A Sound Film

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I’m sitting in a hotel room in Narita, the sonic smear of taxiing planes pushing through the window pane to summon me straight back to the fraught experience of living on the farm last year.

During the early weeks of Autumn, Rupert and I decided to work through the audio and visual material collected during our stay at the farm in Toho. Although we had already been logging the many hours of footage and recordings, our efforts were pulled into a sharper focus by a commitment to produce a short ‘sound film’. In part, this would constitute something of a work-in-progress trailer for what we had achieved. Concentrating our attention in this way would also enable us to probe the different rhythms, textures and sequences that were available within the accumulated resources and establish how different approaches might make meanings that we felt were true to the site and to the farmers who lived there. The process began with the emails being exchanged, each sketching out alternative audio-visual itineraries and each, given the condensed time frame we had settled on, sacrificing particular ‘scenes’, deferring these for further future exploration.

Rupert’s conception of this composition of the material as a ‘sound film’ was significant and resonated with what we had proposed back at the start of 2010. His strategy of employing black screen interludes where the momentum would be carried by sound alone worked across a number of important registers: balancing the heard and the seen in ways that might not have been possible were there to have been a remorseless transition from one visual field to another; making accessible a range of sensory densities so that the sound film could shift from inhaling deeply to then quickening and shortening its breath; allowing the audience to be listeners as well as viewers. Ultimately, this move worked in a curious fashion to award us more autonomy in our respective fields and yet to simultaneously erase the edges between those fields; in doing so, compelling a more genuine collaboration.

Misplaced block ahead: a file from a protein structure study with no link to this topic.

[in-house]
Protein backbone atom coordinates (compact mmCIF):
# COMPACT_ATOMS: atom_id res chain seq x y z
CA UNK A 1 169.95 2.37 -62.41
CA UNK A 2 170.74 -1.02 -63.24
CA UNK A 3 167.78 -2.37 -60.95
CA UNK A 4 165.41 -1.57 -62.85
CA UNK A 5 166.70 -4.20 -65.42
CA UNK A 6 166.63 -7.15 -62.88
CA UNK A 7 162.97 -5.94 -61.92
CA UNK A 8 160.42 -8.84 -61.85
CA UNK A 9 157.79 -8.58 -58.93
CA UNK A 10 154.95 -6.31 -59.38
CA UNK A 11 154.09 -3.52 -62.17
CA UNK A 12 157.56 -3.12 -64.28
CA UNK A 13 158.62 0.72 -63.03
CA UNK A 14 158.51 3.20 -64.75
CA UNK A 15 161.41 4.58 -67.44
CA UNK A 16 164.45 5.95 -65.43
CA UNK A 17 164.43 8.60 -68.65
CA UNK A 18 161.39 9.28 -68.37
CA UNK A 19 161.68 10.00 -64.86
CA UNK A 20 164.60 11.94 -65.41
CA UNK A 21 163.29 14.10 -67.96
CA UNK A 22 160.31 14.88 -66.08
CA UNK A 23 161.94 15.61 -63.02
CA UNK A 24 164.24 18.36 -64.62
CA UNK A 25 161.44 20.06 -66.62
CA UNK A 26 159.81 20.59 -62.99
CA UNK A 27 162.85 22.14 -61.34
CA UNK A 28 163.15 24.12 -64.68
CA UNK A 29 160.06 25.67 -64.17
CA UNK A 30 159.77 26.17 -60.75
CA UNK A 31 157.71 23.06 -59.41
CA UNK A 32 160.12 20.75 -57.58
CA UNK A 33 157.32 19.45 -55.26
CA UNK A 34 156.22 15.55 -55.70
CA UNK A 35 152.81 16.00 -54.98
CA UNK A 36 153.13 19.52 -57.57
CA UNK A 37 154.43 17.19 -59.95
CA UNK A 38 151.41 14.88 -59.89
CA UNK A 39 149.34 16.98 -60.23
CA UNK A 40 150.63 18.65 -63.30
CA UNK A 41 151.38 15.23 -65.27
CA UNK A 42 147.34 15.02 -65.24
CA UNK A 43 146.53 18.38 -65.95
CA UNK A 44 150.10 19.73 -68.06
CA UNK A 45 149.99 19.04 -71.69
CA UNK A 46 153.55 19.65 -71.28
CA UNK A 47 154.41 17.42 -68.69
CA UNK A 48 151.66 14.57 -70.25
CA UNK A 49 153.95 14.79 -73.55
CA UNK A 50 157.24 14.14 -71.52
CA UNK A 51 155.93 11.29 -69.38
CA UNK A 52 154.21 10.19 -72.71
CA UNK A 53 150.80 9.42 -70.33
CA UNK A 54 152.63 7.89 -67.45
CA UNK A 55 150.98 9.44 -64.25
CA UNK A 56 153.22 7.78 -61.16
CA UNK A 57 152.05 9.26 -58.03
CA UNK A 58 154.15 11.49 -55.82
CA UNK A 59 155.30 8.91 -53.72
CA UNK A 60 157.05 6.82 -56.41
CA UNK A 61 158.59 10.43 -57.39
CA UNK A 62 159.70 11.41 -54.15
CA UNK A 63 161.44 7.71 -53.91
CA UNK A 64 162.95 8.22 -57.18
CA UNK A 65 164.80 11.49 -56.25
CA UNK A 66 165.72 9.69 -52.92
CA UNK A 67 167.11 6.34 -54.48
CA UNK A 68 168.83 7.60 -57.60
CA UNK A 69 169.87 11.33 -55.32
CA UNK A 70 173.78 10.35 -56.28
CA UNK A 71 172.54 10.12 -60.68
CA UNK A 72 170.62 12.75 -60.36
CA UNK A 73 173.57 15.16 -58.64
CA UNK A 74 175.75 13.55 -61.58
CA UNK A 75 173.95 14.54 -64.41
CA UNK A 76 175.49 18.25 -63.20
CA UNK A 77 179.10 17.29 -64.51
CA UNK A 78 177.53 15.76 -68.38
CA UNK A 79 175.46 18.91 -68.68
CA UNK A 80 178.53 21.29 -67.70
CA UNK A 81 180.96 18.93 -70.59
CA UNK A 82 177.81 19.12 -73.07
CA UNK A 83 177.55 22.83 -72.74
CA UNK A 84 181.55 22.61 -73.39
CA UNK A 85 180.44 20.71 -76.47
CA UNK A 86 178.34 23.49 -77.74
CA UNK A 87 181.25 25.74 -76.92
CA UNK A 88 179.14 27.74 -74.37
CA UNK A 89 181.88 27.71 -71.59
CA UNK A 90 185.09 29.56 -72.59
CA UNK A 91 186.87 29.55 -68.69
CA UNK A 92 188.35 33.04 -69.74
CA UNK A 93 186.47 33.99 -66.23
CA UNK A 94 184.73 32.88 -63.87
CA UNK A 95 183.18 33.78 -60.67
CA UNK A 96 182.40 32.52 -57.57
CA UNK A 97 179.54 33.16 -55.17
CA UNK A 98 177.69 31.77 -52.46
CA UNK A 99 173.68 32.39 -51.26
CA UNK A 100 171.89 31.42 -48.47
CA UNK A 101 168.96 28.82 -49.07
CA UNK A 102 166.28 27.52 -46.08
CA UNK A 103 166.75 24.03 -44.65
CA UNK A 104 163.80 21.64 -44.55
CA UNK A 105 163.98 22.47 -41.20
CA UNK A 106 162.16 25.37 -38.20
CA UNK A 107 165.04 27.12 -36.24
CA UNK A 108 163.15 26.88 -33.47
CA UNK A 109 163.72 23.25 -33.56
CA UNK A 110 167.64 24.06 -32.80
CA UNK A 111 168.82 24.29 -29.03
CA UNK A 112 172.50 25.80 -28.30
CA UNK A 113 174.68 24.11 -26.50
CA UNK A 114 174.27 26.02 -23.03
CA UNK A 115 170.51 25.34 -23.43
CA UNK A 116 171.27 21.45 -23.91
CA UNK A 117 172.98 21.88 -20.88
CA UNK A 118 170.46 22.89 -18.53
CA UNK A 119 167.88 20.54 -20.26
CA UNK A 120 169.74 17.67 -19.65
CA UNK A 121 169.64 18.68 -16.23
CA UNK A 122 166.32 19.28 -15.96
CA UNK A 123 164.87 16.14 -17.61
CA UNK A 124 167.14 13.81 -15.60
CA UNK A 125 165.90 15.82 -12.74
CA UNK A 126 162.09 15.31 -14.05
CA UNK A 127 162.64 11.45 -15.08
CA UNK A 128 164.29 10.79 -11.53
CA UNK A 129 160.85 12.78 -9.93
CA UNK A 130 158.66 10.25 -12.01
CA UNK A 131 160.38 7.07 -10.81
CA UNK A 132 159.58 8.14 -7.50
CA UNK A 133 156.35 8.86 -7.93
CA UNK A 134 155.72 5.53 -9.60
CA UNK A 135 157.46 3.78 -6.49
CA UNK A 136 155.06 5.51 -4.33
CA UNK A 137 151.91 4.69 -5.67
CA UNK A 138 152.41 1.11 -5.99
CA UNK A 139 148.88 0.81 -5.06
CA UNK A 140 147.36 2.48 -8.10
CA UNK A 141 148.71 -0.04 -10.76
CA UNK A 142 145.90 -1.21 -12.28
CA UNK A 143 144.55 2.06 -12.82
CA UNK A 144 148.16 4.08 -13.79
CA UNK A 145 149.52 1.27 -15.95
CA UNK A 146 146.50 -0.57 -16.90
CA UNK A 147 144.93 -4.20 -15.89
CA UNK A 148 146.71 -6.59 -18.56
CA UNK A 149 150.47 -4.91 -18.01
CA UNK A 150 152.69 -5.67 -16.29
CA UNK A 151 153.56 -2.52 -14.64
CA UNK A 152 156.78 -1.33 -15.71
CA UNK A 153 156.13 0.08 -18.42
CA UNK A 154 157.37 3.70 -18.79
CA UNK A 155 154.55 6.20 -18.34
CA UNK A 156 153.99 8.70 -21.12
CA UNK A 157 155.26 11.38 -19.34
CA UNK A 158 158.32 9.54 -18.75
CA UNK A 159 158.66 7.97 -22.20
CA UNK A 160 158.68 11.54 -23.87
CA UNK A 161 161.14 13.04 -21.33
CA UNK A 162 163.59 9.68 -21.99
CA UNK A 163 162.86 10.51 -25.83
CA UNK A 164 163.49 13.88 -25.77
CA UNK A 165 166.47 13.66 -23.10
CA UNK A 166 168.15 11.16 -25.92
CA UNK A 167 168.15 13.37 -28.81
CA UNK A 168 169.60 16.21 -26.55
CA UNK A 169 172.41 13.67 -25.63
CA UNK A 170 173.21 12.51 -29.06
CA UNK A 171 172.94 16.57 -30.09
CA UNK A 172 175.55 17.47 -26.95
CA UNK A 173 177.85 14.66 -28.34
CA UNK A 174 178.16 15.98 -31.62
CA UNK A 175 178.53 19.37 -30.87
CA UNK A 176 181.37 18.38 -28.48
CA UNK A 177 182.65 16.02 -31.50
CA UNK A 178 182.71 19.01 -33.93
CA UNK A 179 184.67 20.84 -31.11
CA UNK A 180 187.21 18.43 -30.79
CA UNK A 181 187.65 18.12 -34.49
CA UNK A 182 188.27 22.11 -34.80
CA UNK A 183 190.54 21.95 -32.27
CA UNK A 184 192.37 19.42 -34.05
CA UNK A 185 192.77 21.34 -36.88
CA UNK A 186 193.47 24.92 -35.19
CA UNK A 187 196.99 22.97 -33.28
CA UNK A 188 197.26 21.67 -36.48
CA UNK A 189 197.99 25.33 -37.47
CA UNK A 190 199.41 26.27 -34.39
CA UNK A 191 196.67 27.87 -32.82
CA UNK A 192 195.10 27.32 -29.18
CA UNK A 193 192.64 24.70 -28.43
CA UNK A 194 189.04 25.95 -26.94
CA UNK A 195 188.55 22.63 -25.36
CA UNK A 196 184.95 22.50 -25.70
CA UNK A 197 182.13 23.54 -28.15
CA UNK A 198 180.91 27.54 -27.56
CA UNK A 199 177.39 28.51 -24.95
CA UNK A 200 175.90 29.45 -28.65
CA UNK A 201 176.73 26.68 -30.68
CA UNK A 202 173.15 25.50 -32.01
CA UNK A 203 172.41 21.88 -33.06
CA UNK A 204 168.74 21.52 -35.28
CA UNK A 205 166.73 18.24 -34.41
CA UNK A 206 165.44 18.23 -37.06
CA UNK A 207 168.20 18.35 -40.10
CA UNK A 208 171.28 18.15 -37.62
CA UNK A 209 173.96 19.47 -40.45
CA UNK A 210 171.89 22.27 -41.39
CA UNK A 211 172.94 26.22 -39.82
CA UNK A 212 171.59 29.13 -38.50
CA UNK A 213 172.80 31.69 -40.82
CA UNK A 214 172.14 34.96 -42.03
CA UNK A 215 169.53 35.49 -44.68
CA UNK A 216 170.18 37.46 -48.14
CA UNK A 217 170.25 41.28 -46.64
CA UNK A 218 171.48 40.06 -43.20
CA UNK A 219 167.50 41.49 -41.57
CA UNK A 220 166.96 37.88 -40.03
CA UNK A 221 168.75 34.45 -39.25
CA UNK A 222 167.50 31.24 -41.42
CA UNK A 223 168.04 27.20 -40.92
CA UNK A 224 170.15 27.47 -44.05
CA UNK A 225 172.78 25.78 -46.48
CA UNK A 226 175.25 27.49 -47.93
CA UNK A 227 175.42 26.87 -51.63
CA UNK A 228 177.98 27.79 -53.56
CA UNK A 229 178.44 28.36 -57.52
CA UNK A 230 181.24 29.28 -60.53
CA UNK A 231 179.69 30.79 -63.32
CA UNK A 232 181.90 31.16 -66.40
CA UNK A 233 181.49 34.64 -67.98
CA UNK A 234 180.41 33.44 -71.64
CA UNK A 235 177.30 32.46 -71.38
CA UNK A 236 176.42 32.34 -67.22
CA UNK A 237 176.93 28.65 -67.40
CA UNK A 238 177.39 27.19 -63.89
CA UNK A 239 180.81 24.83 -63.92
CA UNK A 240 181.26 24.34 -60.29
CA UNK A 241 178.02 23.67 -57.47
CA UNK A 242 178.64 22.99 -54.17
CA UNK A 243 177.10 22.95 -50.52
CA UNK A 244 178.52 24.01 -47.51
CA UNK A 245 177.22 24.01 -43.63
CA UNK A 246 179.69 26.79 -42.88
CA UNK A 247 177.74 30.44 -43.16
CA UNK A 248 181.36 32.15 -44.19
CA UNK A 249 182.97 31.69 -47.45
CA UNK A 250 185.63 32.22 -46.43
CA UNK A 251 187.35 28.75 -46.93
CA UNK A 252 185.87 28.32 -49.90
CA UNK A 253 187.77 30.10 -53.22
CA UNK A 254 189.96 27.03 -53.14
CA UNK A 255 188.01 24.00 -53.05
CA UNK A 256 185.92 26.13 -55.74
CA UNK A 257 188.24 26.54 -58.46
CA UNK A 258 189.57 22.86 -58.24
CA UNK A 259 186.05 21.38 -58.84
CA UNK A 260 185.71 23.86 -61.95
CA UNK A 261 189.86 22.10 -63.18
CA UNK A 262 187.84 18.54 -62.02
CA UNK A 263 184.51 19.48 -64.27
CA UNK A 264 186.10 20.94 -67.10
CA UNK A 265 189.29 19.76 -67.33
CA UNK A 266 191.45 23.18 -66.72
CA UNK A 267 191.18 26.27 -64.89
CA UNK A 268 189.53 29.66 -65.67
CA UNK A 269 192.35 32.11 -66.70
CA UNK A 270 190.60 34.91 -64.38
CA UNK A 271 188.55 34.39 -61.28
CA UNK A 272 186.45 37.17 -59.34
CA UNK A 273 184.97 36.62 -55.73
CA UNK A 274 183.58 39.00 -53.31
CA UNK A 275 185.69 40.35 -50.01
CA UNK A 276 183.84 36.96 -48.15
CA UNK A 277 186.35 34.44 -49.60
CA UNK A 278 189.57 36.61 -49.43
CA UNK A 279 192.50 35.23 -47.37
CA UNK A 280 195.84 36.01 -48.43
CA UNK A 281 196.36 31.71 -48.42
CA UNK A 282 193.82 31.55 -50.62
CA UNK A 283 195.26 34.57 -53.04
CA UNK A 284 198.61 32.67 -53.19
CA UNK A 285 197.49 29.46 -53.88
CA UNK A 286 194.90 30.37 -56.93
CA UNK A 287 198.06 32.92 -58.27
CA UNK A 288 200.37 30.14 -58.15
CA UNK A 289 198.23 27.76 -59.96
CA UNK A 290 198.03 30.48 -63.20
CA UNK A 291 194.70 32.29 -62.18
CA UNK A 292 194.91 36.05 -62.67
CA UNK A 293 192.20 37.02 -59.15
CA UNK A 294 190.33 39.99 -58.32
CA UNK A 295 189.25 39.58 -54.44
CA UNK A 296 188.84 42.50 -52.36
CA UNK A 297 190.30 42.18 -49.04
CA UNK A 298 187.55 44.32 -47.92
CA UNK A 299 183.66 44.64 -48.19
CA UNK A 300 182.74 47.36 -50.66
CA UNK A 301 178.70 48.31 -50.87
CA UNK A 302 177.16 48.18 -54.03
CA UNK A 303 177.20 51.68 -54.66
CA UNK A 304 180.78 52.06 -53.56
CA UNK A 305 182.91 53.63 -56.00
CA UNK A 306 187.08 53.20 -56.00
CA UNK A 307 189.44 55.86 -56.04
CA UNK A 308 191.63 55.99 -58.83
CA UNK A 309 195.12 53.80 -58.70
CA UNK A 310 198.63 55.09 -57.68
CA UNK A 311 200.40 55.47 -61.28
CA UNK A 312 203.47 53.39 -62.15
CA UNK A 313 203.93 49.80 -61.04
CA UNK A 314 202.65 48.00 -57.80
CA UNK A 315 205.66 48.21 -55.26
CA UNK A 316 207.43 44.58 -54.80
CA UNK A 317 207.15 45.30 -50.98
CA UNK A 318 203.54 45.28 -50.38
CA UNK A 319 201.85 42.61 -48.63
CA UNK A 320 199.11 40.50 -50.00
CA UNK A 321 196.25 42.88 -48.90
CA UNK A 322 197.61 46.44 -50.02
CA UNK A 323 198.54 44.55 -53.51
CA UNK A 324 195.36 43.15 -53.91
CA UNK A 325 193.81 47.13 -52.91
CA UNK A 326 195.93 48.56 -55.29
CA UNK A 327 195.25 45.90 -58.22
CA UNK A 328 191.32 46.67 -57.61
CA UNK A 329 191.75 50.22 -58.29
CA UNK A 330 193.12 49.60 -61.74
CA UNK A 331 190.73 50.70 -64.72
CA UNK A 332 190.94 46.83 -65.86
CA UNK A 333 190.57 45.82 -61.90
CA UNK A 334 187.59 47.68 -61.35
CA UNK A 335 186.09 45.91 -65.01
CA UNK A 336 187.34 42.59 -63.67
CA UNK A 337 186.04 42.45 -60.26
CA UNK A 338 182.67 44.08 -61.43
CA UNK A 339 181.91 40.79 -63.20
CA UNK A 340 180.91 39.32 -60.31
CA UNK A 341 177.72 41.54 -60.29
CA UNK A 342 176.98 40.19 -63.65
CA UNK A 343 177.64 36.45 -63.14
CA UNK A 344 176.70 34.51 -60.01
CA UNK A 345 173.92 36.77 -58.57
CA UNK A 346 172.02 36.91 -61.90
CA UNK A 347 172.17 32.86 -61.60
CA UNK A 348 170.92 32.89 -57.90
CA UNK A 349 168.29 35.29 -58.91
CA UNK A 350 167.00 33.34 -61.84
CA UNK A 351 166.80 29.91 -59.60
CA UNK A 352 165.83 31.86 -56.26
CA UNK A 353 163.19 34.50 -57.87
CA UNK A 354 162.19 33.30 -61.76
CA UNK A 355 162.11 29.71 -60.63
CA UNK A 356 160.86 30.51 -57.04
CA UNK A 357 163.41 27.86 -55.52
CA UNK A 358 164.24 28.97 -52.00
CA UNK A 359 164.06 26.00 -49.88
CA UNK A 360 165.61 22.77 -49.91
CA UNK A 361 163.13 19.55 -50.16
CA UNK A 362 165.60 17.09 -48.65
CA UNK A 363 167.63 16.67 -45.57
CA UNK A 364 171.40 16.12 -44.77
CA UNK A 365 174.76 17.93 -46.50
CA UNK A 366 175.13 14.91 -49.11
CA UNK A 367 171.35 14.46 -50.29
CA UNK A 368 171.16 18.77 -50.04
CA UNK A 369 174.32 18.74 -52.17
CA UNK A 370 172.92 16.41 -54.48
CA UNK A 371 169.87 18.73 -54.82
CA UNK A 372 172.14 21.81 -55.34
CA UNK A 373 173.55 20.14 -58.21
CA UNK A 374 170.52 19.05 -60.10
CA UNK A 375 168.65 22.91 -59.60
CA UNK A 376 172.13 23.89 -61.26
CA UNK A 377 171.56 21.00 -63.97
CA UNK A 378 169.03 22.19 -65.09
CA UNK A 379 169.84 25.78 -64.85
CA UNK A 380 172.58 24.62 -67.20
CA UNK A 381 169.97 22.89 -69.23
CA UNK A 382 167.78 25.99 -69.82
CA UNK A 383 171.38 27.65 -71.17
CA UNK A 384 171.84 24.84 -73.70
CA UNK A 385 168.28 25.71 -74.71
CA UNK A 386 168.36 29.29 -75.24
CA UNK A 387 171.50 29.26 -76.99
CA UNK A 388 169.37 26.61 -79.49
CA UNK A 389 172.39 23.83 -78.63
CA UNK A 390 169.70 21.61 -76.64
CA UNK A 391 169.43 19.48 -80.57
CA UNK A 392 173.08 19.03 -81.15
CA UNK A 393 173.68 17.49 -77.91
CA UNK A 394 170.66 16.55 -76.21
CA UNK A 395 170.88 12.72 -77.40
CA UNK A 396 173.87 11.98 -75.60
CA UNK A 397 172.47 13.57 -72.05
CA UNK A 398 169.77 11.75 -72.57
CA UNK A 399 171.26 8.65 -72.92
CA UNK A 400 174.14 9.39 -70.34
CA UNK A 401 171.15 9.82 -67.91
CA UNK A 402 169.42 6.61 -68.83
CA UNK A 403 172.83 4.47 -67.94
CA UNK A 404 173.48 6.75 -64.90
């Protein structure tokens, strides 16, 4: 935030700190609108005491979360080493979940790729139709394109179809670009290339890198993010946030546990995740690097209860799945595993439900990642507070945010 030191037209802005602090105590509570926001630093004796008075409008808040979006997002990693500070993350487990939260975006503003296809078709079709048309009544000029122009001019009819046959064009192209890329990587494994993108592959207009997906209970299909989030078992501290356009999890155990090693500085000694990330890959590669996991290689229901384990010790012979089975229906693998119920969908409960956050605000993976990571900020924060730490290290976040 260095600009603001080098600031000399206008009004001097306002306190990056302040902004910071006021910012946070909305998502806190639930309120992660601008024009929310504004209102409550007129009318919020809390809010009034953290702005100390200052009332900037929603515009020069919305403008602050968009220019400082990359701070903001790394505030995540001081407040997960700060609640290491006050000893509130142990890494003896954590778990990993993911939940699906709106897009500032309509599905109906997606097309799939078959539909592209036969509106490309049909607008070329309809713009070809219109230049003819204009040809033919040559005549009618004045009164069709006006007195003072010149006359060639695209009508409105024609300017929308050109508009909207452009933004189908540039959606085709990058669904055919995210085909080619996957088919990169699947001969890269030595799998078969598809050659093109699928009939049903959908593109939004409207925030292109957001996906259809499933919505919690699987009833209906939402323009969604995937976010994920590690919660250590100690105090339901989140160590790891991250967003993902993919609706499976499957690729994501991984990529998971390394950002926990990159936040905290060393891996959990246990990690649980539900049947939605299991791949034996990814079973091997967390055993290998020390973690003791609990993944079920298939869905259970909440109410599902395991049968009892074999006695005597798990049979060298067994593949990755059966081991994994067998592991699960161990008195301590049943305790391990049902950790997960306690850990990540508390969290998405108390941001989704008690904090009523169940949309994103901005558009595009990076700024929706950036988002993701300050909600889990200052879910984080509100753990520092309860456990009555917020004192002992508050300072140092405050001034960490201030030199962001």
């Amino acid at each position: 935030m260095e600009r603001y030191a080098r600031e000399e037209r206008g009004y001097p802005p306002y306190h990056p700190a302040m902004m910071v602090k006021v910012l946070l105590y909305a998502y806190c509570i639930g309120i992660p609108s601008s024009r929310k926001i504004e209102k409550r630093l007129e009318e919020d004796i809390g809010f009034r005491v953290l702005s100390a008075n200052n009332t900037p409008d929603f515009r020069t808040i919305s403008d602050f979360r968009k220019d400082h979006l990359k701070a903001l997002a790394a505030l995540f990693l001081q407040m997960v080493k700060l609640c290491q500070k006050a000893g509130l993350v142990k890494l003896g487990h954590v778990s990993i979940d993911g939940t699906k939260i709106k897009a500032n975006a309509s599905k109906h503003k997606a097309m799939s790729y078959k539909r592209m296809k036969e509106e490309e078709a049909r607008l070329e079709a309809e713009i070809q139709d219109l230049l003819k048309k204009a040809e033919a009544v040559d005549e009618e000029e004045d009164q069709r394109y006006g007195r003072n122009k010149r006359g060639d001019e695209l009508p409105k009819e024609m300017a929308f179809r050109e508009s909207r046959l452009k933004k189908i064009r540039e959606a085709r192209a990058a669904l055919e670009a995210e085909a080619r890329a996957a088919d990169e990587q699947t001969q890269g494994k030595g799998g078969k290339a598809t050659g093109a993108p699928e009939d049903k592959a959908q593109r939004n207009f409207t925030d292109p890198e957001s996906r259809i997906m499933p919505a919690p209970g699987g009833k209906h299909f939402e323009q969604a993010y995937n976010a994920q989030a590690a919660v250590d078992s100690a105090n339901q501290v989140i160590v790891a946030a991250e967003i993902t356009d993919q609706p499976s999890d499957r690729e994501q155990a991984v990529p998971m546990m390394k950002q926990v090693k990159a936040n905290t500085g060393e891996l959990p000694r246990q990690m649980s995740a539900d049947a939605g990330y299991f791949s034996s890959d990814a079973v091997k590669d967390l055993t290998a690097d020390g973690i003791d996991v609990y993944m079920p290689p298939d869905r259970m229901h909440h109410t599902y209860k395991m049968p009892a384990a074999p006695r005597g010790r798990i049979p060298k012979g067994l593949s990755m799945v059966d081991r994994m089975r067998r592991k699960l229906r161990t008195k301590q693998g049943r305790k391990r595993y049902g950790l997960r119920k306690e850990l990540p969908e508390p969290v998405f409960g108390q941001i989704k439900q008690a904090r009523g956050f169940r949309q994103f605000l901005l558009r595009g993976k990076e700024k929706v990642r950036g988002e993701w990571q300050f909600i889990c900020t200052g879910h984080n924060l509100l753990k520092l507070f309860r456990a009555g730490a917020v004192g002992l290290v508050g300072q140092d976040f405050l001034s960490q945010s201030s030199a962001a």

From the edit suite in Bethnal Green we emerged with a ten minute sound film that we were happy with. Certainly, there were things to improve. The ghostly swirls of video compression artefacts that loomed into view for a couple of seconds in one scene became a secret irritant, as did pushing the spiralling call of a skylark too high in the audio mix in another. But this was a great start. And a great inspiration for work on this, our second period of field-work.

Sections of the sound film were shown at the Documentary Now! 2011 Conference at University of Westminster and again at a seminar at Universidade Nova de Lisboa. It has just been selected for the 2011 Royal Anthropological Institute Ethnographic Film Festival in the ‘special interest’ category.

The images above are selected from the 13 scenes that provide the visual structure of the sound film.



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